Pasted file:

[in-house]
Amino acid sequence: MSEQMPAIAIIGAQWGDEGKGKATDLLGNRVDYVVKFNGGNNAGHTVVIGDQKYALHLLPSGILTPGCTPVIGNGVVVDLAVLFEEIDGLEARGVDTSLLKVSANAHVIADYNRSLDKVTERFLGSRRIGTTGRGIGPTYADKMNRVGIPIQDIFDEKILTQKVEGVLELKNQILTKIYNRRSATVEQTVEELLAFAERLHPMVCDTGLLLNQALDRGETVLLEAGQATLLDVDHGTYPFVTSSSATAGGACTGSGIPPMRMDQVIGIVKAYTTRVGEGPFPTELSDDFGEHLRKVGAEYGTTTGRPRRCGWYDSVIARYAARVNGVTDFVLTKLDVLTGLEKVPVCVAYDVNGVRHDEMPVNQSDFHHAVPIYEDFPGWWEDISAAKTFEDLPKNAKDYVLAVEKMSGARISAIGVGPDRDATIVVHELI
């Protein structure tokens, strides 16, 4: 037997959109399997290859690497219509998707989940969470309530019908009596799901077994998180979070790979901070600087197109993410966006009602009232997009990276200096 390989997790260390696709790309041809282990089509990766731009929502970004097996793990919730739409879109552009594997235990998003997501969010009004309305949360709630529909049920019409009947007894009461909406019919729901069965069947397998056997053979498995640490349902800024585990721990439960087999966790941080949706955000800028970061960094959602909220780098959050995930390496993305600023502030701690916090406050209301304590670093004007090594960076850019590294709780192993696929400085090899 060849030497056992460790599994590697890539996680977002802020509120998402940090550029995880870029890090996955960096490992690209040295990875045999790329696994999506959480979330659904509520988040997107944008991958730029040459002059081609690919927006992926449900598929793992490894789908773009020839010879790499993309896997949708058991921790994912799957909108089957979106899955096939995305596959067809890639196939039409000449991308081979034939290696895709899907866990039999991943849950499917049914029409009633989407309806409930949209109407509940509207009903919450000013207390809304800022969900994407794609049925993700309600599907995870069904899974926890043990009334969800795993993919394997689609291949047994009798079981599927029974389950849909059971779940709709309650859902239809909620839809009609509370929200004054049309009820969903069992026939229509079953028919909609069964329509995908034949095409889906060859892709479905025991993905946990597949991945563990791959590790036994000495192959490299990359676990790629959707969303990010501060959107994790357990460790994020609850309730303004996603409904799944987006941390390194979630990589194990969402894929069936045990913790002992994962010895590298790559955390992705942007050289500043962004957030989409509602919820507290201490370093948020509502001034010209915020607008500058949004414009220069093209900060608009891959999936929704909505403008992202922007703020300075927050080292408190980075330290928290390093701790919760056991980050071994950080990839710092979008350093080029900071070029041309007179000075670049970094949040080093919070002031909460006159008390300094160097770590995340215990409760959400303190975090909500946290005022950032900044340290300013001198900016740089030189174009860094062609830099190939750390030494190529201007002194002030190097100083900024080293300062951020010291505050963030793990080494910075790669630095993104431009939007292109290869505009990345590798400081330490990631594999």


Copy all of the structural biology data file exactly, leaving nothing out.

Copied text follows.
[in-house]
Amino acid sequence: MSEQMPAIAIIGAQWGDEGKGKATDLLGNRVDYVVKFNGGNNAGHTVVIGDQKYALHLLPSGILTPGCTPVIGNGVVVDLAVLFEEIDGLEARGVDTSLLKVSANAHVIADYNRSLDKVTERFLGSRRIGTTGRGIGPTYADKMNRVGIPIQDIFDEKILTQKVEGVLELKNQILTKIYNRRSATVEQTVEELLAFAERLHPMVCDTGLLLNQALDRGETVLLEAGQATLLDVDHGTYPFVTSSSATAGGACTGSGIPPMRMDQVIGIVKAYTTRVGEGPFPTELSDDFGEHLRKVGAEYGTTTGRPRRCGWYDSVIARYAARVNGVTDFVLTKLDVLTGLEKVPVCVAYDVNGVRHDEMPVNQSDFHHAVPIYEDFPGWWEDISAAKTFEDLPKNAKDYVLAVEKMSGARISAIGVGPDRDATIVVHELI
């Protein structure tokens, strides 16, 4: 037997959109399997290859690497219509998707989940969470309530019908009596799901077994998180979070790979901070600087197109993410966006009602009232997009990276200096 390989997790260390696709790309041809282990089509990766731009929502970004097996793990919730739409879109552009594997235990998003997501969010009004309305949360709630529909049920019409009947007894009461909406019919729901069965069947397998056997053979498995640490349902800024585990721990439960087999966790941080949706955000800028970061960094959602909220780098959050995930390496993305600023502030701690916090406050209301304590670093004007090594960076850019590294709780192993696929400085090899 060849030497056992460790599994590697890539996680977002802020509120998402940090550029995880870029890090996955960096490992690209040295990875045999790329696994999506959480979330659904509520988040997107944008991958730029040459002059081609690919927006992926449900598929793992490894789908773009020839010879790499993309896997949708058991921790994912799957909108089957979106899955096939995305596959067809890639196939039409000449991308081979034939290696895709899907866990039999991943849950499917049914029409009633989407309806409930949209109407509940509207009903919450000013207390809304800022969900994407794609049925993700309600599907995870069904899974926890043990009334969800795993993919394997689609291949047994009798079981599927029974389950849909059971779940709709309650859902239809909620839809009609509370929200004054049309009820969903069992026939229509079953028919909609069964329509995908034949095409889906060859892709479905025991993905946990597949991945563990791959590790036994000495192959490299990359676990790629959707969303990010501060959107994790357990460790994020609850309730303004996603409904799944987006941390390194979630990589194990969402894929069936045990913790002992994962010895590298790559955390992705942007050289500043962004957030989409509602919820507290201490370093948020509502001034010209915020607008500058949004414009220069093209900060608009891959999936929704909505403008992202922007703020300075927050080292408190980075330290928290390093701790919760056991980050071994950080990839710092979008350093080029900071070029041309007179000075670049970094949040080093919070002031909460006159008390300094160097770590995340215990409760959400303190975090909500946290005022950032900044340290300013001198900016740089030189174009860094062609830099190939750390030494190529201007002194002030190097100083900024080293300062951020010291505050963030793990080494910075790669630095993104431009939007292109290869505009990345590798400081330490990631594999």